Case in point: On May 9, 2014, various federal agencies announced that their criminal investigation of Swisspartners Group had come to an end with Swisspartners and its 3 subsidiaries agreeing to a Non-Prosecution Agreement (“NPA”). Under the NPA, Swisspartners is to pay $4.4 million in fines (not a big deal) and turn over files on 110 of its U.S. taxpayer clients (a very, very big deal). It is likely that these 110 U.S. taxpayers will be losing a lot of sleep and paying a lot of money to their criminal defense attorneys in their attempts to stay out of jail.
What did these taxpayers do with the assistance of Swisspartners? They got overly aggressive with a foreign private placement life insurance strategy whereby they placed their profitable, closely held businesses into foreign life insurance policy wrappers. The strategy takes advantage of the fact that internal life insurance investment earnings avoid income taxes when realized, and can be accessed through tax-free loans. The taxpayers hoped to shelter their business income from income taxation this way. Of course, many rules exist to prevent life insurance from investing in related party businesses, and there are several additional legal theories which could also be used to prohibit this type of transaction. This did not stop Swisspartners, since its strategy mostly relied on its clients’ dealings being invisible to the U.S. government. Now that Switzerland’s walls of secrecy have come down, the light is shining on these transactions, and they will likely fail. Swisspartners’ clients will probably end up owing massive amounts of taxes, penalties and interest, and possibly even serving time in jail.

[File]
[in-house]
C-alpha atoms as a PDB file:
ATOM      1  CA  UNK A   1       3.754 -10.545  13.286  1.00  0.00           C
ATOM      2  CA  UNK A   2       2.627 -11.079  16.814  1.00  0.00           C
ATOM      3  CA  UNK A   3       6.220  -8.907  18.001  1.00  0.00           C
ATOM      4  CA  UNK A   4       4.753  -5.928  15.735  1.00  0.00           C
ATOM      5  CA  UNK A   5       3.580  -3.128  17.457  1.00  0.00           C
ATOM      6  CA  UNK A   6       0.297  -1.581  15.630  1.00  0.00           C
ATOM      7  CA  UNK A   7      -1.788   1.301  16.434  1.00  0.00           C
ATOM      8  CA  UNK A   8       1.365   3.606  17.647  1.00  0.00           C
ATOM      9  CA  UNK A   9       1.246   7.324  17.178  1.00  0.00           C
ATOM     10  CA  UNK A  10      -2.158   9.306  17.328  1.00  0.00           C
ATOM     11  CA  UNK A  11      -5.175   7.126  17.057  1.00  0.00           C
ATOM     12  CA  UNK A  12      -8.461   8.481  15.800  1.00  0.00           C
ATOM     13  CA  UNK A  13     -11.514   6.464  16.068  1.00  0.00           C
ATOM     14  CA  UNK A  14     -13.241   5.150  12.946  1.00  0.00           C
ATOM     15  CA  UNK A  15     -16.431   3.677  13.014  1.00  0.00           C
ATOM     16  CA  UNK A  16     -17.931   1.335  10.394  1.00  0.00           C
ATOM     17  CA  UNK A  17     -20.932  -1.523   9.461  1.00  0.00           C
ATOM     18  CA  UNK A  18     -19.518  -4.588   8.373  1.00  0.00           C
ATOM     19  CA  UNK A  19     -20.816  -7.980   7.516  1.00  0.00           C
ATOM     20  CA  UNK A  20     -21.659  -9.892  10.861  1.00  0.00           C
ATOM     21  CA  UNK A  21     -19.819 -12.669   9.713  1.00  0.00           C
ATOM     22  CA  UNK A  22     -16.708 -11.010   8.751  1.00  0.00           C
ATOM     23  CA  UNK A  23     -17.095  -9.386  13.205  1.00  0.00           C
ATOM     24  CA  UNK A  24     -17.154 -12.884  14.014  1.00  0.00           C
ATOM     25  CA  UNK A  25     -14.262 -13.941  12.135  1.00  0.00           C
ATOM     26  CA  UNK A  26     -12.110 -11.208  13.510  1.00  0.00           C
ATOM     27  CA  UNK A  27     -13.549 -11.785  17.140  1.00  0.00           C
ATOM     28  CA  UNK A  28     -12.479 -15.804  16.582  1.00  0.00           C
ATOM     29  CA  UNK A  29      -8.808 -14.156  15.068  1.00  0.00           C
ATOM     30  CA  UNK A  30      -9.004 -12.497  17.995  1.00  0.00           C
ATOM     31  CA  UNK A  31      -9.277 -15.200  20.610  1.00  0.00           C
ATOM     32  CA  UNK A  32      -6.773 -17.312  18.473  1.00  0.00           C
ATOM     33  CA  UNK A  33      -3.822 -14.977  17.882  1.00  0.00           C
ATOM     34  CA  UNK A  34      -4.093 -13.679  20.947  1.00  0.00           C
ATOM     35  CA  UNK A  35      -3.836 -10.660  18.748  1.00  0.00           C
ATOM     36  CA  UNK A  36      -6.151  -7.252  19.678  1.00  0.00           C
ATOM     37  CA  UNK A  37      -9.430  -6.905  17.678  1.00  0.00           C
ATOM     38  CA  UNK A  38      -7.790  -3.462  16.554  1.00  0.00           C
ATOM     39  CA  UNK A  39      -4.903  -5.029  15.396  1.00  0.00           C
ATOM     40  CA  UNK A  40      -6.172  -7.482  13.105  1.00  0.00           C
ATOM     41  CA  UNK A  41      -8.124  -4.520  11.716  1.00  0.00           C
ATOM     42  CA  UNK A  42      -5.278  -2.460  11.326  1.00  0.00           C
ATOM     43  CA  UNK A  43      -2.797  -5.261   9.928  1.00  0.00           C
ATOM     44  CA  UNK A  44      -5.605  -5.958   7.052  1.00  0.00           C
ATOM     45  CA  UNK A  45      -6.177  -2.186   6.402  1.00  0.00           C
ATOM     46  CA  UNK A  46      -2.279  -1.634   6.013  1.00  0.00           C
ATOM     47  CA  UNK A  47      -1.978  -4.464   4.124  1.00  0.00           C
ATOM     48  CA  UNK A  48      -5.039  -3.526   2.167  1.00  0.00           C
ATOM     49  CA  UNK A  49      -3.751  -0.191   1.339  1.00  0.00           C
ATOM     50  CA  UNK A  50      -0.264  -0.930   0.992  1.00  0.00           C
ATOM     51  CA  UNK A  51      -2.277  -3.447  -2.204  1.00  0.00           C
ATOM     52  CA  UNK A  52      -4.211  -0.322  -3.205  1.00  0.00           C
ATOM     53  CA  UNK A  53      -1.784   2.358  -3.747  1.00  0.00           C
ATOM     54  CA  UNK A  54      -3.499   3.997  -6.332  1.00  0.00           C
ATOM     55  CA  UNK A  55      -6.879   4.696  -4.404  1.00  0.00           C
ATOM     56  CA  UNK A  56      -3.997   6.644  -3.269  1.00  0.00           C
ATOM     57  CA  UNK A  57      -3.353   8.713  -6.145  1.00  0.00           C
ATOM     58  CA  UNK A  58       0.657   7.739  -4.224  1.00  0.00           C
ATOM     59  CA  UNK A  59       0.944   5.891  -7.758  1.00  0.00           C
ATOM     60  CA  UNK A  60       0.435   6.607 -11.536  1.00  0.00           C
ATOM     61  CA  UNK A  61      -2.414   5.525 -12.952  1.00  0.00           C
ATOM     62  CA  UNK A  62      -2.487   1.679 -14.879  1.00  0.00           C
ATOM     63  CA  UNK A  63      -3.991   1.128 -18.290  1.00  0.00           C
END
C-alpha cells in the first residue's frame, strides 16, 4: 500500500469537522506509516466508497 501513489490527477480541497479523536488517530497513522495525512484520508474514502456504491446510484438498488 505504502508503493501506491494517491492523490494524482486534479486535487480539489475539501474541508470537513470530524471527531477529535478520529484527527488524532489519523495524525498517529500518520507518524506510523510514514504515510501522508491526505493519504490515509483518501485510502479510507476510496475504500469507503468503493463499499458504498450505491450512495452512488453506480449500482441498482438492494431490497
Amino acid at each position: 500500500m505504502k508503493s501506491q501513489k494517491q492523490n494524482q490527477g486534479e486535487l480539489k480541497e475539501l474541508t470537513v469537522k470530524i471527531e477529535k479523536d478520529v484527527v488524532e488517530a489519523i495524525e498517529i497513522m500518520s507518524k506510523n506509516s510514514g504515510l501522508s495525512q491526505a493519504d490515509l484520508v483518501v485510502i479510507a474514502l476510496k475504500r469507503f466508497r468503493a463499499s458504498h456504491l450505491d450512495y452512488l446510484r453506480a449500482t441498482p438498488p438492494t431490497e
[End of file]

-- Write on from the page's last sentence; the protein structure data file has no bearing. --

What was the biggest mistake made by these parties? They believed they could do as they pleased, despite the law, as long as they could stay invisible to the U.S. government, and they believed they could stay invisible forever.
At Morgan & DiSalvo, we believe that any planning strategies we recommend must be able to survive in the light of day, whether under IRS or court scrutiny. The IRS does sometimes take aggressive positions that we do not believe will hold up in court. In those cases, we have no problem taking positions against the unsupportable or poorly supported IRS positions. The key is to make sure that our legal positions are as good as or better than those of the IRS, and that our clients are aware of their options and the risks of each. We do not base our recommendations on the ability to remain invisible. If any advisor tries to sell you a strategy where success is based on the transaction not being discovered, my advice is: run, do not walk, to the nearest exit!